They spray herbicides on plants to kill the weeds


How efficient is the transfer of energy from producers to consumers?

very inefficient


Why dont primary consumers make full use of a plants biomass?

Some plants die
Consumers dont eat every part of the plant
they dont digest everything they eat, a lot is egested into their faeces
Even what it does digest, only a small amount is stored to use for growth, most is used to keep the animal alive


How do humans manipulate energy transfer from producer to consumer?

- Young animals invest a larger proportion of growth than an adult does, so they are killed earlier to reduce waste
- In the past, steroids have been used, but was outlawed by the EU years ago
- Selective breeding has been used to breed breeds with faster growth rates, increased egg/milk production
- Animals can be treated with antibiotics to reduce unnecessary loss of energy to parasites/pathogens
- mammals and birds waste alot of energy moving around to look for food, and keeping their body temperature stable.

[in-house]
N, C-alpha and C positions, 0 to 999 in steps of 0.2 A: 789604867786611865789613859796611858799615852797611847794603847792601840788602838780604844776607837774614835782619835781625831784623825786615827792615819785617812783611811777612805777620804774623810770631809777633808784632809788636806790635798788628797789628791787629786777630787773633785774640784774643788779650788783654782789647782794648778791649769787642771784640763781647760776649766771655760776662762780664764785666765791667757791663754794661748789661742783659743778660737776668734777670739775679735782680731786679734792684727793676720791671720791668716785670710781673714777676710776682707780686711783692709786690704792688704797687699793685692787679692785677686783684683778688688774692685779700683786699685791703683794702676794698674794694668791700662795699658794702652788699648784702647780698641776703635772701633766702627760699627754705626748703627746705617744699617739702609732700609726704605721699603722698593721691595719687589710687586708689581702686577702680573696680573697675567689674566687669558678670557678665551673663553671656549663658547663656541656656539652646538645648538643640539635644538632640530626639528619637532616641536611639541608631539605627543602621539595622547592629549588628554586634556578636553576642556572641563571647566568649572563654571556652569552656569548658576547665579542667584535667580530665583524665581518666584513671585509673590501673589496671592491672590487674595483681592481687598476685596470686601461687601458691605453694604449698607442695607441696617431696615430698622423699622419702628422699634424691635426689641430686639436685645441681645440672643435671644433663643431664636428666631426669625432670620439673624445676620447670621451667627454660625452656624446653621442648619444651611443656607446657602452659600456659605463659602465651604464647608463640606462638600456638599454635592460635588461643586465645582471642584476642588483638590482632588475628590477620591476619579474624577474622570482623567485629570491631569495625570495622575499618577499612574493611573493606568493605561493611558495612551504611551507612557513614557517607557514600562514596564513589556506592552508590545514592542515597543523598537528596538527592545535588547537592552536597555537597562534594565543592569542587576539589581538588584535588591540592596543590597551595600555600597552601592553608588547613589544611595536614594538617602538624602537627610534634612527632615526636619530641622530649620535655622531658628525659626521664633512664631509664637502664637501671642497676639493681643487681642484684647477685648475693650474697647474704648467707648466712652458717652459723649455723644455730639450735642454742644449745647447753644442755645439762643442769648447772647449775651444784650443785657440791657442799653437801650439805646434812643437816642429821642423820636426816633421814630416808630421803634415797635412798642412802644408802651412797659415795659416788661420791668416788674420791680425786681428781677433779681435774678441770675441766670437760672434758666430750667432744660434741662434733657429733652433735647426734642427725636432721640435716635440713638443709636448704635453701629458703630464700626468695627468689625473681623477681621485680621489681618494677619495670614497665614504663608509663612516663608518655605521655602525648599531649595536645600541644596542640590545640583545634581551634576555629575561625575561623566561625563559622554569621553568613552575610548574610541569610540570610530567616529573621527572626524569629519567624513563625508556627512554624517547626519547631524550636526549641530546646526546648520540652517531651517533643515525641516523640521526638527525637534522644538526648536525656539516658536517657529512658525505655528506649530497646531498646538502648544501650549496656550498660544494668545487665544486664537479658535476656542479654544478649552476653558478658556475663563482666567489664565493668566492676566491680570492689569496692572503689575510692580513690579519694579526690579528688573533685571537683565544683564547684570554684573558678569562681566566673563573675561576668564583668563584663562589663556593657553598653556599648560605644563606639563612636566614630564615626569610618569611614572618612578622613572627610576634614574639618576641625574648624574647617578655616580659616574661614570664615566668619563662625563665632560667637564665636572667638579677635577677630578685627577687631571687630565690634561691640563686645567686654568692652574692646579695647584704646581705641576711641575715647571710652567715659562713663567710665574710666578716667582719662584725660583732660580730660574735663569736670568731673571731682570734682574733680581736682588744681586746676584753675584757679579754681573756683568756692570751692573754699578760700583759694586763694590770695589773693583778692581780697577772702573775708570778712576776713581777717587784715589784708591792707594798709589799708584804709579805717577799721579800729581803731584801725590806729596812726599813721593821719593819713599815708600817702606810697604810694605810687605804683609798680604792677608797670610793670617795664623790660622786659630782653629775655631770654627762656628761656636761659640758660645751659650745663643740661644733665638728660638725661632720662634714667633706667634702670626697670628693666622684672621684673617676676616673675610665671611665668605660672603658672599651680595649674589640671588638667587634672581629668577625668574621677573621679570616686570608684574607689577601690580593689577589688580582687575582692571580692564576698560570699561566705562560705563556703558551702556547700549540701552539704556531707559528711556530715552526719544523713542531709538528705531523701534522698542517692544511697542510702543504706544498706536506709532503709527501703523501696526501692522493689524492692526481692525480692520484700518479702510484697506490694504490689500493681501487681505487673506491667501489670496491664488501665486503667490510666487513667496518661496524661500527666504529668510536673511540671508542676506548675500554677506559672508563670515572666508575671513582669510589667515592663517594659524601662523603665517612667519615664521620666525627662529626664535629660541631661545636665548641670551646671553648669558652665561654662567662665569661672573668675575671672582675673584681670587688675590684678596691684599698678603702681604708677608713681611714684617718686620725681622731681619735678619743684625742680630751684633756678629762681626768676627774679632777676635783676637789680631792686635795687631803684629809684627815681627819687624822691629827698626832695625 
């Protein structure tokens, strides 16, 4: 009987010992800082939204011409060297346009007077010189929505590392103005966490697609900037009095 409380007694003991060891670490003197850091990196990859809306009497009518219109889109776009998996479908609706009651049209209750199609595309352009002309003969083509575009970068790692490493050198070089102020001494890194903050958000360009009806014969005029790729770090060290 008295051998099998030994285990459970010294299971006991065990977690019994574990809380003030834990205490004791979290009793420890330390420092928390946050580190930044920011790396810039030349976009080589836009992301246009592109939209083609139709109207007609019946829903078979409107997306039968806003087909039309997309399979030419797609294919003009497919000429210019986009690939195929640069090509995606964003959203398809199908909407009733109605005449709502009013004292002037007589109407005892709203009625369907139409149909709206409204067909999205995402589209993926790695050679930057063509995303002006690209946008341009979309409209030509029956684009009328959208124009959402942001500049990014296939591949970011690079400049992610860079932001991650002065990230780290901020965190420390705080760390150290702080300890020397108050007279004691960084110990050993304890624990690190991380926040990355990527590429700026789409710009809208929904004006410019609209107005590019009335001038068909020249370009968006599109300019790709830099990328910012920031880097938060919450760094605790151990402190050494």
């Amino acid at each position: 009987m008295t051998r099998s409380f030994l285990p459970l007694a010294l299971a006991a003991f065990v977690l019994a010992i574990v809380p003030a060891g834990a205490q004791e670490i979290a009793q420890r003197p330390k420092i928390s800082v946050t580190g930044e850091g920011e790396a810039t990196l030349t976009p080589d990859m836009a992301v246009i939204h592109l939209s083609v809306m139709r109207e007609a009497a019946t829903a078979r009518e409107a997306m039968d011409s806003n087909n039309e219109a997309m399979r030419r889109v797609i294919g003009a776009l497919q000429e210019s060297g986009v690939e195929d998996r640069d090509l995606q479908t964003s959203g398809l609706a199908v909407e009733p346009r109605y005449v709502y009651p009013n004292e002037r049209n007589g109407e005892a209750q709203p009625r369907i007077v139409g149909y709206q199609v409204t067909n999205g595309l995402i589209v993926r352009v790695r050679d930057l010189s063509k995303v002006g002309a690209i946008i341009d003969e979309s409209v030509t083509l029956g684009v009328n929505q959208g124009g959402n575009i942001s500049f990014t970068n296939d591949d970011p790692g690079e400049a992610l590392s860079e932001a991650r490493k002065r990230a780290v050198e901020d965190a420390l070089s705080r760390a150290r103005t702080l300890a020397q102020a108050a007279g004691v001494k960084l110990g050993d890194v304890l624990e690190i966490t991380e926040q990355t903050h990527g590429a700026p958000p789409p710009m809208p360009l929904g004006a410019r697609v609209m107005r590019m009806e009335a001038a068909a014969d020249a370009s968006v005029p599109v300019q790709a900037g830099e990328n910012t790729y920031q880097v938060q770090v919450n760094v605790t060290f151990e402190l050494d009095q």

As energy transfer is so inefficient, why don't we just eat the grain directly instead of feeding animals first?

As there are places where grain cannot be grown but animals can exist


Give an example of a place where animals can be grown but grain cant

Sheep can be bred on the mountainsides,
But they are usually infertile so cant be used to grow grain


Why is the balance between animal welfare and efficient food production so controversial?

As many people have serious concerns about modern farming practices.


Suggest which animals would be most efficient to farm:
endotherms like birds and mammals (with a constant body temp)
Ectotherms like worms, fish and reptiles (whose body term varies)

Ectotherms would be the most efficient, as they would not use energy to maintain body temp as endotherms need to.


Rainforests are an important source of biodiversity. Some rainforests are being cleared to grow crops for animal feed. Because of this some people have decided to adopt a vegetarian diet. Explain their reasoning in terms of energy loss from the food chain.

Across the world alot of land is allocated to meat, if this could be more efficiently used for wheat production (would be a shorter food chain, so more efficient, so less land would be needed)
If fewer people ate meat, then more land would be used for arable crop production and less rainforest would need to be felled.